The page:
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The Eve of EMV: What eCommerce Businesses Need to Know

Mary Clare Riordan • September 30, 2015

By Jen Kijek, Director of Strategic Alliances at LYONSCG

EMV card

Tomorrow, October 1, 2015, marks a tremendous milestone in the credit card industry. It is the deadline for US merchants to support EMV for card-present transactions, or else risk being liable for any fraudulent transactions at their stores.

What is EMV?

EMV (short for Europay, Mastercard and Visa–the three organizations that developed the initial specifications for the system) is the global standard for processing credit and debit card payments using cards that contain microchips rather than magnetic stripes. Today, EMVCo, a consortium including American Express, Discover, JCB, MasterCard, UnionPay and Visa, manages and enhances the open-standard specifications for the system. The purpose of EMV payments is to “ensure worldwide interoperability and acceptance of secure payment transactions.”

How does EMV work?

As mentioned, the main function of EMV is to reduce credit card fraud resulting from counterfeit, lost and stolen cards. These smart payment cards combat fraud by leveraging a microchip called an Integrated Circuit Card (ICC) that holds sensitive account data instead of using the traditional magnetic stripe.

The issue with magnetic stripes is that they contain unchanging data, meaning that if someone steals the data contained in the magnetic stripe, the theif can then embed the stolen data into a different magnetic stripe, apply it to the back of another card, and use the counterfeit card to make a purchase in a store. Not very secure, right?

Unlike magnetic stripe cards, each time an EMV card is used for payment, the chip creates a dynamic transaction code that can’t be replicated, and so stolen card information from a point of sale machine would not be reusable.

So what happens tomorrow? Currently, if a merchant processes a fraudulent card, the card issuer absorbs the cost. After tomorrow, if someone pays for a purchase at your store with a fraudulent chip card, and a merchant hasn’t upgraded to an EMV reader, the liability is owned by the merchant, not the card issuer.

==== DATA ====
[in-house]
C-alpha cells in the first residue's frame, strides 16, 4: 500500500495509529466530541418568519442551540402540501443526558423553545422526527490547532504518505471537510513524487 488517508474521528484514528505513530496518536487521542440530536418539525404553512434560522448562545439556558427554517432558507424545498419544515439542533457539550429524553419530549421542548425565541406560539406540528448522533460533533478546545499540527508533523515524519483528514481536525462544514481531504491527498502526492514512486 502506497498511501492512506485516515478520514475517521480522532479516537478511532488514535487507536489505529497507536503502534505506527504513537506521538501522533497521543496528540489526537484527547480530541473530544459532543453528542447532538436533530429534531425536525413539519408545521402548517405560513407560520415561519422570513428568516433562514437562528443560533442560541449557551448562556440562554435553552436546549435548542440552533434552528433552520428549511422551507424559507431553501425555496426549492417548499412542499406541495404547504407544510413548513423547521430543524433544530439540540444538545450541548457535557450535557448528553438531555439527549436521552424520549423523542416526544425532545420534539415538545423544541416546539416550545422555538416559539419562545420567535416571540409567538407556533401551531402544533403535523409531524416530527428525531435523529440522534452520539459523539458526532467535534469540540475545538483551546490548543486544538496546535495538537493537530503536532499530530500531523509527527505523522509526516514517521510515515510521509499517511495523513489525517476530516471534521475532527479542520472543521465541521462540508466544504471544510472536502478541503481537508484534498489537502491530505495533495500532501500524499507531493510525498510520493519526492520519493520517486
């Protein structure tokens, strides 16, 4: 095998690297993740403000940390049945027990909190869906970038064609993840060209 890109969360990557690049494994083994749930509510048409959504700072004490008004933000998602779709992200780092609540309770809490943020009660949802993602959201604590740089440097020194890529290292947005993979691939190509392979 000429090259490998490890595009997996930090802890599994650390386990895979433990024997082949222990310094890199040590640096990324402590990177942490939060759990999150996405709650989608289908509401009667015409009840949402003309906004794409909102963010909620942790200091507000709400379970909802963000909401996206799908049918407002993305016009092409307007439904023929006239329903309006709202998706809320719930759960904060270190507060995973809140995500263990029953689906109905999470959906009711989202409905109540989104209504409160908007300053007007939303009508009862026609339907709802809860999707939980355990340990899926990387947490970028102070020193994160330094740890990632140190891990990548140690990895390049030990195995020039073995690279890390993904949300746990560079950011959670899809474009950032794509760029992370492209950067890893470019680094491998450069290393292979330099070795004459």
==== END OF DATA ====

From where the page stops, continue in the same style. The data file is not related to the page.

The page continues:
How does this affect eCommerce?

While the security features of EMV are great protection against fraud for card-present purchases, they aren’t really applicable to online purchases.  Because it will be harder to make fraudulent charges in-store, fraud is likely to become more prevalent online.

According to PaymentsSource, payment card-present fraud dropped by 35% in France between 2004 and 2009 after the implementation of EMV, but domestic card-not-present fraud losses increased more than 360%. Similarly, while the United Kingdom saw a 58% decrease in card-present fraud, their card-not-present fraud increased 100% in the five years following EMV adoption. Other countries, including Australia and Canada, experienced comparable spikes in online fraud as well.

This means now is a good time to review online fraud prevention initiatives and verify that the right tools and resources are in place for your eCommerce store. LYONSCG has several partners including CyberSource, Accertify and Riskified, that can assist in this effort as well. It’s important to be proactive when it comes to matters of security on your eCommerce site so that you can focus on providing the best experience for your customers and continue to expand your business.

Want to learn more? Contact us.


Mary Clare Riordan

About the author

Mary Clare Riordan

Mary Clare Riordan is the Marketing Programs Manager at LYONSCG. When she's not running creative demand generation campaigns, you can find her cheering on Boston sports and Marquette basketball, running along the Chicago lakefront, or spending time with family and friends.

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